Join Date: Jun 2002
Location: Auckland, Aotearoa, New Zealand
My wife gets car-sick at the drop of a hat as does my daughter. On a bike they are perfectly OK with no motion sickness. I believe this is because in a car, corners have us sitting upright with a sideways/lateral pull on the body which upsets the natural state of both the inner ear and the stomach. The combination of the balance going skew-whiff and the stomach getting dragged left and right produces the car sickness in those sensitive to this type of thing. There is often a strong psychological element as well (seen with small children some of whom can be told not to be car sick).
On any bike, there are no side/lateral forces as the bike's lean ensures cornering forces operate vertically along the body's axis. This leaves the up and down motions. On a Harley, it may well be that the more sedate ride has kept your passenger below her natural limit for the up/down oscillations over road bumps/wallows and whoop-de-whoops. The generally faster speeds on the LT may be just crossing the boundary she has.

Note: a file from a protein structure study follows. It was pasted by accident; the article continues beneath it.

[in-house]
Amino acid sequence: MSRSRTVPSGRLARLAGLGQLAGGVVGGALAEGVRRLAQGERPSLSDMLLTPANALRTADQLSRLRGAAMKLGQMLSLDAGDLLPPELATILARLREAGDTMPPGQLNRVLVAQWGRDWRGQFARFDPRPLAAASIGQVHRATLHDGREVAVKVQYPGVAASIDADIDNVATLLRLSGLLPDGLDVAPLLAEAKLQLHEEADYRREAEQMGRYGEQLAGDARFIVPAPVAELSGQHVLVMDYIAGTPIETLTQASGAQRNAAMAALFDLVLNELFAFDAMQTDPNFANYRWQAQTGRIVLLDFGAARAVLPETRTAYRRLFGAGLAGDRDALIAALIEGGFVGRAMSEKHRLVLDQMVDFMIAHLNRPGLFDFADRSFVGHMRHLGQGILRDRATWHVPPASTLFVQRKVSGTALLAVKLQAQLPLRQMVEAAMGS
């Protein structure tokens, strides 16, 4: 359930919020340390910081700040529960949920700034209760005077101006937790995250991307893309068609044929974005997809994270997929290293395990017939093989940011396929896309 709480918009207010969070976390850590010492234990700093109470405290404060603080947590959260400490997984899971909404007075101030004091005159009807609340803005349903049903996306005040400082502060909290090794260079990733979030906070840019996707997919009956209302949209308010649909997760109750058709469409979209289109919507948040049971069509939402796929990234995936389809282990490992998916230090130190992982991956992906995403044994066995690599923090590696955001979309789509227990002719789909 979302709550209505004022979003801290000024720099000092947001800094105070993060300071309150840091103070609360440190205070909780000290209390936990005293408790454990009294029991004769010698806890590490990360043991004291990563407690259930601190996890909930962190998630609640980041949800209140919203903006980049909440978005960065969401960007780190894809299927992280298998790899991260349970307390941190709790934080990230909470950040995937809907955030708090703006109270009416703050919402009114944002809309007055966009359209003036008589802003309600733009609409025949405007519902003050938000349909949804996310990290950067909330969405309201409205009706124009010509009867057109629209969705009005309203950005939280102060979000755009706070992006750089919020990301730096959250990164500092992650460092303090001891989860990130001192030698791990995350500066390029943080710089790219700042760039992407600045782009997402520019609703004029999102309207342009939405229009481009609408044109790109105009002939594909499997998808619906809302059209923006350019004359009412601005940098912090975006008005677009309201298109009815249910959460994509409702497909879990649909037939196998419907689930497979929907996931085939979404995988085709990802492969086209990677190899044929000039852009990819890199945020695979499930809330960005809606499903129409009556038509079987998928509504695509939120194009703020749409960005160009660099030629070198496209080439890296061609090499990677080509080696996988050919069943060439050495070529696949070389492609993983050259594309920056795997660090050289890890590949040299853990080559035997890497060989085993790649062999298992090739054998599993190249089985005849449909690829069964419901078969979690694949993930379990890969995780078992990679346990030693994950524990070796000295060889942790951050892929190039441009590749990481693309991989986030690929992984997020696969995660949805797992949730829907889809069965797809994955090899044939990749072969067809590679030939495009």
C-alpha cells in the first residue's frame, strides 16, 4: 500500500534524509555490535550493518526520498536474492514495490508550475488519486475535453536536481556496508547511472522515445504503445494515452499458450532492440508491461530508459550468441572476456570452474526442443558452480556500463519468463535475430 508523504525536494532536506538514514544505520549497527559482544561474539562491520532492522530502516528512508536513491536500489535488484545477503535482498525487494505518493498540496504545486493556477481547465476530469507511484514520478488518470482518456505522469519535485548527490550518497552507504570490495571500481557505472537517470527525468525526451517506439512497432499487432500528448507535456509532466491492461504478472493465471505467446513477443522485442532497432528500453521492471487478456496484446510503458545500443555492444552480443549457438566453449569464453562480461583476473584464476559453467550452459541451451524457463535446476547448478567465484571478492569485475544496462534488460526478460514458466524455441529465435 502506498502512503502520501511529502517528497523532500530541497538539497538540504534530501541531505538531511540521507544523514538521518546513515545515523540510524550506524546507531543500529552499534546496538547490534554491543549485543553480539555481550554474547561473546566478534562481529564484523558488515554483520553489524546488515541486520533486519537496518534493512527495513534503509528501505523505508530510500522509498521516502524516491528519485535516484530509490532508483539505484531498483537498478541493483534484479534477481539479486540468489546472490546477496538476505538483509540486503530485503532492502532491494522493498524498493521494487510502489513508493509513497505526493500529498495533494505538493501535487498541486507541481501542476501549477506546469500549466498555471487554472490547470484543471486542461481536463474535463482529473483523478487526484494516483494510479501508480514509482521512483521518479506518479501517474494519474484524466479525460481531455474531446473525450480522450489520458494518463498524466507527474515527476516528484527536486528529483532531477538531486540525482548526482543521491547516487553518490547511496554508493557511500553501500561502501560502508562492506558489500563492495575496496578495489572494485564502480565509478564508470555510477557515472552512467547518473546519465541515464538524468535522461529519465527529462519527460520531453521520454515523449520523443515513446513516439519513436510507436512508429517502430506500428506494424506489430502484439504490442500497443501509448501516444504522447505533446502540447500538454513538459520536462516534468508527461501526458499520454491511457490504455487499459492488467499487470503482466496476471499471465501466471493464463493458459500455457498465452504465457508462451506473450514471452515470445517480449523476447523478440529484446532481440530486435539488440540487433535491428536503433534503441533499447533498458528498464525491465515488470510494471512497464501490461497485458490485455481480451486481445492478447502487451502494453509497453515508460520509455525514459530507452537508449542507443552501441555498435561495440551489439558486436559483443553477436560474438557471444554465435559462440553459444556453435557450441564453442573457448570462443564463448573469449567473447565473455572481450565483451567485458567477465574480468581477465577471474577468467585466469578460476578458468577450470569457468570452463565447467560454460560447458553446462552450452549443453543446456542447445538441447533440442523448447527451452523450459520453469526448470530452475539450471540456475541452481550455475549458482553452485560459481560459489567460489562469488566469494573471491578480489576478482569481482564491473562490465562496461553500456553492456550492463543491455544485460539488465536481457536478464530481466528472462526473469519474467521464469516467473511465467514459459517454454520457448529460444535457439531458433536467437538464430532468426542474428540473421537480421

Overall, I'd assume therefore its not the cornering, its the up and down motion thats affecting your passenger. Recommendation....go fast in the corners, slower in the straights.
From my own direct experience, the longer you spend on the bike, the more you become subject to the vibatory effects of wind buffeting. On really long days, I sometimes get off the bike feeling a bit sick with a bit of a stare in the mirror of the motel looking a bit blurred for a few minutes. Maybe you are spending longer on the LT than the Harley and this means more limits being reached?
Located: Auckland, New Zealand...
but I left my biking heart along the Scenic Byways of America.....
"Come fill the cup that clears
Today of past regrets and future fears." ....Omar Khayyam